Russian church breaks ties with Greek church over latter’s recognition of independence for Ukrainian church
The Russian Orthodox Church will cut off its eucharistic communion with the head of the Greek (Greek) church after it recognized the autocephaly (independence) of the Ukrainian Orthodox Church, Russian Novaya Gazeta reported.
Now, the head of the Russian Church, Patriarch Kirill will not name the Greek archbishop at services – just as he no longer mentions the Patriarch of Constantinople.
According to Metropolitan Hilarion, head of the Foreign Relations Department of the Russian Patriarchate, the Russian Church will also not recommend pilgrims from Russia to visit the dioceses of those bishops of the Church of Greece who supported the decision to recognize the Ukrainian Church.
Autocephaly of the Ukrainian Church: background
The decision to recognize the independence of the new Orthodox Church of Ukraine was made by the Bishops’ Council of the Hellas Archbishopric in mid-October 2019 in Athens.
Autocephaly of the Ukrainian Orthodox Church was officially issued in January 2019 in Istanbul. The head of the Church of Constantinople, Patriarch Bartholomew, signed the Tomos – a decree on the status of the new Orthodox Church of Ukraine, recognizing and proclaiming its independence.
Thus, the Ukrainian Church regained its independence after 1686, when it became part of the Russian Orthodox Church.
Earlier in Ukraine there were three Orthodox churches: the Ukrainian Orthodox Church of the Moscow Patriarchate, the Church of the Kiev Patriarchate and the Ukrainian Autocephalous Church.
The last two were not officially recognized by any Orthodox Church, and the Church of the Moscow Patriarchate was subordinate to Moscow.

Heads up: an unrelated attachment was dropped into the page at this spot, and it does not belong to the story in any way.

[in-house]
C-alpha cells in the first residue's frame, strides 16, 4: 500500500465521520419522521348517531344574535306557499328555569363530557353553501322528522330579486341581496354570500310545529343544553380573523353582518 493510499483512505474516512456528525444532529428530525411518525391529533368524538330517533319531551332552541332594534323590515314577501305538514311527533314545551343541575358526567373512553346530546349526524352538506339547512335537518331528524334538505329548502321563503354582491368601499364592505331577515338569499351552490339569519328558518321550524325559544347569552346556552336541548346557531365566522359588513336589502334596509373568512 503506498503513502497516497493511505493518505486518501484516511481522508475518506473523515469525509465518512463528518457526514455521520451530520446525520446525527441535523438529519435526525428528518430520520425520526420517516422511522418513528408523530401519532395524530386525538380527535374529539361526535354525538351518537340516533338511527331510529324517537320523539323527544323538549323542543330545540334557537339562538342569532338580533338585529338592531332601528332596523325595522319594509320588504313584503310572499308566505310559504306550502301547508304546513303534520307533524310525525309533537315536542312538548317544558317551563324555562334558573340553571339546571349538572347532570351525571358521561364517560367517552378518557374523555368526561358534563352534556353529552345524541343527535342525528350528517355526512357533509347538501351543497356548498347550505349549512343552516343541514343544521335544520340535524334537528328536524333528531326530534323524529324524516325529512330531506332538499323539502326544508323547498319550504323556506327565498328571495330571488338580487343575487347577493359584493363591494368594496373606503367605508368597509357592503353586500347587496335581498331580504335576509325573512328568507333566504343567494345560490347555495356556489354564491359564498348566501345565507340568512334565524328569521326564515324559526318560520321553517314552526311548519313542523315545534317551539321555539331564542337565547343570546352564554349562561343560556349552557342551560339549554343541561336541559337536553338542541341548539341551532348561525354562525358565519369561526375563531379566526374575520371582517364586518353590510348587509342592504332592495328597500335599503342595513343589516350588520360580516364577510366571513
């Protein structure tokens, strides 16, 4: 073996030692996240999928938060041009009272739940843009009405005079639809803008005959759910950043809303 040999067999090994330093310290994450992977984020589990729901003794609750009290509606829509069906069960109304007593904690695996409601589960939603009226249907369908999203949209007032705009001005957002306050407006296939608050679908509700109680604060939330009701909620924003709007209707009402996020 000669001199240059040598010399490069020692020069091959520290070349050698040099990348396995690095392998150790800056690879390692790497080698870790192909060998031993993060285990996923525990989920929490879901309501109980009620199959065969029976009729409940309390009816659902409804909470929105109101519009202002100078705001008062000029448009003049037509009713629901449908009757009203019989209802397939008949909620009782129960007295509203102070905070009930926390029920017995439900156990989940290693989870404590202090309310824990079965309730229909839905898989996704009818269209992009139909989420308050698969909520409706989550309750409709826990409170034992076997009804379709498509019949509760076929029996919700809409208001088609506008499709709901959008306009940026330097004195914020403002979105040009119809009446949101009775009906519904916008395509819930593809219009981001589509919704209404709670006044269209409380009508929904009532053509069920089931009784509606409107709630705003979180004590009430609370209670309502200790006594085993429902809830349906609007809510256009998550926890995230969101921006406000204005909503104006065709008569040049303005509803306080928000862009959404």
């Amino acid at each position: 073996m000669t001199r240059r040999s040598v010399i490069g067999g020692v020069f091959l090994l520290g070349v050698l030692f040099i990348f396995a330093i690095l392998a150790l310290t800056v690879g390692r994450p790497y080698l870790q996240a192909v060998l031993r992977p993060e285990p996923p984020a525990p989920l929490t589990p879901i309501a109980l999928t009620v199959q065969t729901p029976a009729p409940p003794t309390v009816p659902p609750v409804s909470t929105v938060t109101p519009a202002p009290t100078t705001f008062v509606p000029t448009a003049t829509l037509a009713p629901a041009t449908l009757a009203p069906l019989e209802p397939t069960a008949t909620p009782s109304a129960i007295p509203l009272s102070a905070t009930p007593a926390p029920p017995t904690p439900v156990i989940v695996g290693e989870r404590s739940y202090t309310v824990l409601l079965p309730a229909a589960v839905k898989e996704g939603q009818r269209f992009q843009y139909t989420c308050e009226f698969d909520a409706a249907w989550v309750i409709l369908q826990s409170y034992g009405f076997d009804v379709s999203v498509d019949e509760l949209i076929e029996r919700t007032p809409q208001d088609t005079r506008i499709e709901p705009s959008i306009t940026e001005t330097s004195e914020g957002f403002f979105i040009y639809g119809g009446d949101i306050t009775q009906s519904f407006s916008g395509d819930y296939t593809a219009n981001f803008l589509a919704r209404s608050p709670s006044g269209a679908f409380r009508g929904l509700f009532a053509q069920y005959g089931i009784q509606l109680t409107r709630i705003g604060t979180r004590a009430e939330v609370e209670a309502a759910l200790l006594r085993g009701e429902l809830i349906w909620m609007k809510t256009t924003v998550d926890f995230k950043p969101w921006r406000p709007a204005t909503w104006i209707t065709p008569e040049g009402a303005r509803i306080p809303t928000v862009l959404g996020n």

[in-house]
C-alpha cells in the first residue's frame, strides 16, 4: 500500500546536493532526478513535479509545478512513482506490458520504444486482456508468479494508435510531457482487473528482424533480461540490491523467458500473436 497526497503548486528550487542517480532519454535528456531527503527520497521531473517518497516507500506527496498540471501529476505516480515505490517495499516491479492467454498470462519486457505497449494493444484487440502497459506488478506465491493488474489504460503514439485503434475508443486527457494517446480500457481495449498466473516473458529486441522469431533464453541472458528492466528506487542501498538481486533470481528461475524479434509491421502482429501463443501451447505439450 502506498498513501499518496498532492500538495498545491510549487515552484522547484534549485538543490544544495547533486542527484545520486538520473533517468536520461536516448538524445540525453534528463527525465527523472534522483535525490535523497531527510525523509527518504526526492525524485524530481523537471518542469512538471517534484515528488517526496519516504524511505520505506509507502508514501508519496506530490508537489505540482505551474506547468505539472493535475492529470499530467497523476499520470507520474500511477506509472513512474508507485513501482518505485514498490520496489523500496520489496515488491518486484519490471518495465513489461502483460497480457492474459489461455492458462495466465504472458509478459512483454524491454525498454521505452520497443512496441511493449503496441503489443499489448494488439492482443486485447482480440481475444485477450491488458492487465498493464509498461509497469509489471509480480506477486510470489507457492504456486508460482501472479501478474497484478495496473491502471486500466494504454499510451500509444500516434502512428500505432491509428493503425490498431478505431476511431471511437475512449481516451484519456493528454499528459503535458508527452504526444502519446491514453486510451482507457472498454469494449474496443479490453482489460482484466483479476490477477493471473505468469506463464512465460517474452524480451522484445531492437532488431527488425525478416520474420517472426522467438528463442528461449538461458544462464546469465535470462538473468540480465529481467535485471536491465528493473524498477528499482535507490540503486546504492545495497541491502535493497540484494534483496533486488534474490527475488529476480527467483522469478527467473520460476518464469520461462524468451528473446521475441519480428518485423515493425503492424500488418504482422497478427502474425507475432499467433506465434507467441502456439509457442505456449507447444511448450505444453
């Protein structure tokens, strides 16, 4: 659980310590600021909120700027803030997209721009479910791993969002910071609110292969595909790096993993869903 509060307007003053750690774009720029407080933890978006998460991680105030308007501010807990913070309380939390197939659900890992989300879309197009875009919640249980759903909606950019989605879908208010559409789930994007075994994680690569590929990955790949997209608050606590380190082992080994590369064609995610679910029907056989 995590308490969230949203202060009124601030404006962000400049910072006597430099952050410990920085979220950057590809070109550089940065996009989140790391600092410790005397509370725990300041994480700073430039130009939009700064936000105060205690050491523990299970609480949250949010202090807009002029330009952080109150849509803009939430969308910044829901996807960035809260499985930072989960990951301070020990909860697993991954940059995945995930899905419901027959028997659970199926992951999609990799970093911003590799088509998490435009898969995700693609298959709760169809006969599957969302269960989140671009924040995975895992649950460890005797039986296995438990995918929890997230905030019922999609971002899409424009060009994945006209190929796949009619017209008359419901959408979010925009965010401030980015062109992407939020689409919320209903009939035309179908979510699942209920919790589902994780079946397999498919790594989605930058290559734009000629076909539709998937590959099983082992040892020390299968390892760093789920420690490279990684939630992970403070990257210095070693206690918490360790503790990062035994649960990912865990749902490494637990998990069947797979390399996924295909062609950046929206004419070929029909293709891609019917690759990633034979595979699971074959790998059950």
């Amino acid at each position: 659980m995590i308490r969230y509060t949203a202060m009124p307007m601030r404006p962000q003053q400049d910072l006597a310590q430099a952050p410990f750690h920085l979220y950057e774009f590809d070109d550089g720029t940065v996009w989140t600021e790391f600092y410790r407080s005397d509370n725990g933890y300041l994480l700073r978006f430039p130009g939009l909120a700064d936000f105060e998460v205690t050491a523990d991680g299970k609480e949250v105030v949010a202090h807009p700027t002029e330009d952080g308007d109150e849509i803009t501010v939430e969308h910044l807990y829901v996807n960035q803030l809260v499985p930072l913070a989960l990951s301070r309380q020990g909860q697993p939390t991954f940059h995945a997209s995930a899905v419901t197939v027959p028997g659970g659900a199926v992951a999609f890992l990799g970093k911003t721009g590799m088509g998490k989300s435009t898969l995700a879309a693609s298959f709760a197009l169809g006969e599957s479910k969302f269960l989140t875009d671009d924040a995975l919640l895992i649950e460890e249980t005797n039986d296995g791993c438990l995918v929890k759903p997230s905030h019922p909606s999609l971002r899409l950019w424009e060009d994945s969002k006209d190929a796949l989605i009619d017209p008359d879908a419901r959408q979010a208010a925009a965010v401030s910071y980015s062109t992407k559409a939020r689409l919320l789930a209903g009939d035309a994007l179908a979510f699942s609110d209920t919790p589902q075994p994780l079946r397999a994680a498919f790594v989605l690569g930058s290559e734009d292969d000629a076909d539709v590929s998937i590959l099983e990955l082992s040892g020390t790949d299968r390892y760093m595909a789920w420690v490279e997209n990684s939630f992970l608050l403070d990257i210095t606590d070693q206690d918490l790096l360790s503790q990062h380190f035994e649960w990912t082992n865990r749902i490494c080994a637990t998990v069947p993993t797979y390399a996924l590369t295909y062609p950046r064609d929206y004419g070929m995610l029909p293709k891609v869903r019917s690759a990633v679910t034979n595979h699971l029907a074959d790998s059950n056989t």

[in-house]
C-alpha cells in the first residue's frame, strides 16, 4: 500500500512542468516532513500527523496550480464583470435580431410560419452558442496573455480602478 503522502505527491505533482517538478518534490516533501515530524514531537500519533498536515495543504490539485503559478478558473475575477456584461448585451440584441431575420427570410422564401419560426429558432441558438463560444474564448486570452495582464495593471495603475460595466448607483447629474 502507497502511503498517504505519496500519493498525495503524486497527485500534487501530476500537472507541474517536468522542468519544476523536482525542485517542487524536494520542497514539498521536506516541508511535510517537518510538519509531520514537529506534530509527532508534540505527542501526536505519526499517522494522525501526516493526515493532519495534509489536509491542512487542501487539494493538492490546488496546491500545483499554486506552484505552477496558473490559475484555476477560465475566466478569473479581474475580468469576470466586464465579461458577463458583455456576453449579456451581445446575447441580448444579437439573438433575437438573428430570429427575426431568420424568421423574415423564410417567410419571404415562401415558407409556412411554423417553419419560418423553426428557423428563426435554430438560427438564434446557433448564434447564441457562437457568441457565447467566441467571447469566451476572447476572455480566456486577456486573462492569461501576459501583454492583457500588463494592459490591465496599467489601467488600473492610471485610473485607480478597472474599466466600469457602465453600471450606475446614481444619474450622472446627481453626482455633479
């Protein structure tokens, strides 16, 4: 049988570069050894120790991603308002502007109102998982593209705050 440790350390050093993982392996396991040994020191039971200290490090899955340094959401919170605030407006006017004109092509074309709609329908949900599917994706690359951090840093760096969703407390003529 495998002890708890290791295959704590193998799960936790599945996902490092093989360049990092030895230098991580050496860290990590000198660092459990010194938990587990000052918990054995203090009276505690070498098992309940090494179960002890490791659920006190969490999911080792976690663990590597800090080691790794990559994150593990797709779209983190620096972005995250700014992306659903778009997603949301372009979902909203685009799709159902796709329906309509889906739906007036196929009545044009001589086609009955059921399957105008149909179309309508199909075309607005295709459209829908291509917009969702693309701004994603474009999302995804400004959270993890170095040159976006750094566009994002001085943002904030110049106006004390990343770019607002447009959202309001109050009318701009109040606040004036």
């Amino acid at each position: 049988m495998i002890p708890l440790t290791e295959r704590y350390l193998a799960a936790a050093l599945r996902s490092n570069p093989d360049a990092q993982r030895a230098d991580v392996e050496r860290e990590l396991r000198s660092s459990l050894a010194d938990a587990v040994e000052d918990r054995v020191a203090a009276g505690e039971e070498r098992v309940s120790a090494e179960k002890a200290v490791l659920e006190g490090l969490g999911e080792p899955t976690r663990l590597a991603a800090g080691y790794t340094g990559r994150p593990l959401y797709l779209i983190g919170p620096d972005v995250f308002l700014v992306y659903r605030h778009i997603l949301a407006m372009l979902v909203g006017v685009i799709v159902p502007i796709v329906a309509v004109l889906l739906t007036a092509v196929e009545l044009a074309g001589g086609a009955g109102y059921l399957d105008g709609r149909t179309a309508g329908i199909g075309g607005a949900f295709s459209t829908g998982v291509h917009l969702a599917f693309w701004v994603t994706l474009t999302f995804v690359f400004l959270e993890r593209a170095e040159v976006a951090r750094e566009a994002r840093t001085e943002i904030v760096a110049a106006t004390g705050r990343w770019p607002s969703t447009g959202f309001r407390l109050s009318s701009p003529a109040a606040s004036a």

At the end of 2018, the creation of a single Ukrainian church was announced.
The Russian Orthodox Church categorically opposed the provision of autocephaly to the Ukrainian church and still does not recognize it. Immediately after the announcement of the autocephaly of the Ukrainian Church, the Russian Orthodox Church severed ties with the Patriarchate of Constantinople.
Former President of Ukraine Petro Poroshenko considered the acquisition of autocephaly by the Ukrainian Church one of his main political achievements. He has repeatedly stated that gaining independence for the Orthodox Church of Ukraine is a component of national identity and national security.
Why did the Ukrainian church become such a matter of principle for the Russian church?
The Ukrainian church is of great importance for Russia for several reasons.
The first and probably the most significant is political. Ukrainian autocephaly will further distance Ukraine from the Russian orbit and its influence. In Russian society, this is perceived as a defeat for Moscow’s policies, which does not suit the Kremlin, whose propaganda has recently been completely built on its “victory” in Ukraine.
The second reason is the huge property that the Ukrainian church owns and which the Russian Orthodox Church administers. In Ukraine there are more than 12,000 churches and religious institutions, which make up half of the total property of the Russian church.
The third and no less important reason is historical and symbolic. Russia and the Russian Orthodox Church date their history precisely from the Christianization of Kiev Prince Vladimir of Kievan Rus.
And Russia is not going to concede to the Ukrainian church this important historical heritage.
Russia already has broken off relations with Constantinople. And the reason was also a former Russian metropolis, which Russia did not want to lose.
This happened in 1996, when Constantinople recognized the autocephaly of the Estonian Orthodox Church. Then the gap between Moscow and Constantinople lasted several months. However, Estonia is not Ukraine, in relation to which Russia still has special possessive feelings and sentiments.
“We will never agree to a change in the sacred canonical borders of our church, for Kiev is the spiritual cradle of holy Russia, like Mtskheta for Georgia or Kosovo for Serbia,” said Patriarch Kirill in 2016.
“With the creation of an independent Ukrainian church, the Russian imperial project will simply end. If the history of Russia does not begin with Kievan Rus or with the ascension of Prince Vladimir, then where should it begin? Where should Russia begin to count its history? From the Golden Horde?”, said in an interview with the BBC a representative of the Kiev Patriarchate, Bishop Eustatius.